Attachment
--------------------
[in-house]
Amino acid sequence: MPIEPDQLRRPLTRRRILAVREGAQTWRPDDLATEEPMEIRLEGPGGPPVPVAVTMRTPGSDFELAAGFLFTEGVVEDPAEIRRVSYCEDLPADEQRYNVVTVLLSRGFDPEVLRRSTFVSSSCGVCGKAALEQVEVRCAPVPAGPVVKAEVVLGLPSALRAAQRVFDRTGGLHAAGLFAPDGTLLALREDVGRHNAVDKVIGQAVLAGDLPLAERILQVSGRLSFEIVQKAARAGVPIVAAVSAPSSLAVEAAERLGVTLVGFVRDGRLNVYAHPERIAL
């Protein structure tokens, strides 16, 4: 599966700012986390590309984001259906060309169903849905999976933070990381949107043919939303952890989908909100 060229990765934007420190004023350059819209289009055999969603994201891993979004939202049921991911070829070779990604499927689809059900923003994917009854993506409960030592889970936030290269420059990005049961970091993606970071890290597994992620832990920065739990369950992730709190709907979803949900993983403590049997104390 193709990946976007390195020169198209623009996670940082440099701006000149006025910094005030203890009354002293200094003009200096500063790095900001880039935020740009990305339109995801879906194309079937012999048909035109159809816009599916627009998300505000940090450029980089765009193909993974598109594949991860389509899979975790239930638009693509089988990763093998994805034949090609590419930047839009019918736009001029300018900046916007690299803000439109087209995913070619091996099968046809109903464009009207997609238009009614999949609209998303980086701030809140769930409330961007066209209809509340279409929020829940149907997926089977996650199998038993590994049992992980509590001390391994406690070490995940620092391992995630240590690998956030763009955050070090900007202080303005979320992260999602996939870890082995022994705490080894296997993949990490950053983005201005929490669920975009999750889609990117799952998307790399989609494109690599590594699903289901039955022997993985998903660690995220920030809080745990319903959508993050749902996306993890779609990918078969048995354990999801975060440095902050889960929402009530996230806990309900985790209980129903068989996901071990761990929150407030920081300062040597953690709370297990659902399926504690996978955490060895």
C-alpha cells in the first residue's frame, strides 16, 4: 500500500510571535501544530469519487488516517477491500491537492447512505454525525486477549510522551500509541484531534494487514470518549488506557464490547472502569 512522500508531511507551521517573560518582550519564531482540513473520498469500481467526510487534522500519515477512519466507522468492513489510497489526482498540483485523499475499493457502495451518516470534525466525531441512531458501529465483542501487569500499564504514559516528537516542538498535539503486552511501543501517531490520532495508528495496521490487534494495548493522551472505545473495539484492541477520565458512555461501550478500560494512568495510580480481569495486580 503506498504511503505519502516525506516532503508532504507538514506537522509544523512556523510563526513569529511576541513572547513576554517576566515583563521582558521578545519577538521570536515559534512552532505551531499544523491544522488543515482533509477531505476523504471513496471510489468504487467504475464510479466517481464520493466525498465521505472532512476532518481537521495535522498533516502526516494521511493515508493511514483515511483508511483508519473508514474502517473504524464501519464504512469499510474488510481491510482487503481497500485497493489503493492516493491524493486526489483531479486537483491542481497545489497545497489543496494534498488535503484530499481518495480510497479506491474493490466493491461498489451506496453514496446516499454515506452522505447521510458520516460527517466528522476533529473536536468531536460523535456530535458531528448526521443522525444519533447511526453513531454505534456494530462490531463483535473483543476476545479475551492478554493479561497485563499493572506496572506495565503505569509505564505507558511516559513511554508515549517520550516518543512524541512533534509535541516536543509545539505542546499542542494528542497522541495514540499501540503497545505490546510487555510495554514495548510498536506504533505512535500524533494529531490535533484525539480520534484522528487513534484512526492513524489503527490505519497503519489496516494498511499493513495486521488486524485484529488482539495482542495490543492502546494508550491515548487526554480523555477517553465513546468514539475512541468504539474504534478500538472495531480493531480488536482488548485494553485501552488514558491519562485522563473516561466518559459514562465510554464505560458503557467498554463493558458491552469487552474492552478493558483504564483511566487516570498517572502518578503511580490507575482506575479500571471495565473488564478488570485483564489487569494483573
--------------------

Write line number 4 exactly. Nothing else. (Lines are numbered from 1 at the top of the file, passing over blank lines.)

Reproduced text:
C-alpha cells in the first residue's frame, strides 16, 4: 500500500510571535501544530469519487488516517477491500491537492447512505454525525486477549510522551500509541484531534494487514470518549488506557464490547472502569 512522500508531511507551521517573560518582550519564531482540513473520498469500481467526510487534522500519515477512519466507522468492513489510497489526482498540483485523499475499493457502495451518516470534525466525531441512531458501529465483542501487569500499564504514559516528537516542538498535539503486552511501543501517531490520532495508528495496521490487534494495548493522551472505545473495539484492541477520565458512555461501550478500560494512568495510580480481569495486580 503506498504511503505519502516525506516532503508532504507538514506537522509544523512556523510563526513569529511576541513572547513576554517576566515583563521582558521578545519577538521570536515559534512552532505551531499544523491544522488543515482533509477531505476523504471513496471510489468504487467504475464510479466517481464520493466525498465521505472532512476532518481537521495535522498533516502526516494521511493515508493511514483515511483508511483508519473508514474502517473504524464501519464504512469499510474488510481491510482487503481497500485497493489503493492516493491524493486526489483531479486537483491542481497545489497545497489543496494534498488535503484530499481518495480510497479506491474493490466493491461498489451506496453514496446516499454515506452522505447521510458520516460527517466528522476533529473536536468531536460523535456530535458531528448526521443522525444519533447511526453513531454505534456494530462490531463483535473483543476476545479475551492478554493479561497485563499493572506496572506495565503505569509505564505507558511516559513511554508515549517520550516518543512524541512533534509535541516536543509545539505542546499542542494528542497522541495514540499501540503497545505490546510487555510495554514495548510498536506504533505512535500524533494529531490535533484525539480520534484522528487513534484512526492513524489503527490505519497503519489496516494498511499493513495486521488486524485484529488482539495482542495490543492502546494508550491515548487526554480523555477517553465513546468514539475512541468504539474504534478500538472495531480493531480488536482488548485494553485501552488514558491519562485522563473516561466518559459514562465510554464505560458503557467498554463493558458491552469487552474492552478493558483504564483511566487516570498517572502518578503511580490507575482506575479500571471495565473488564478488570485483564489487569494483573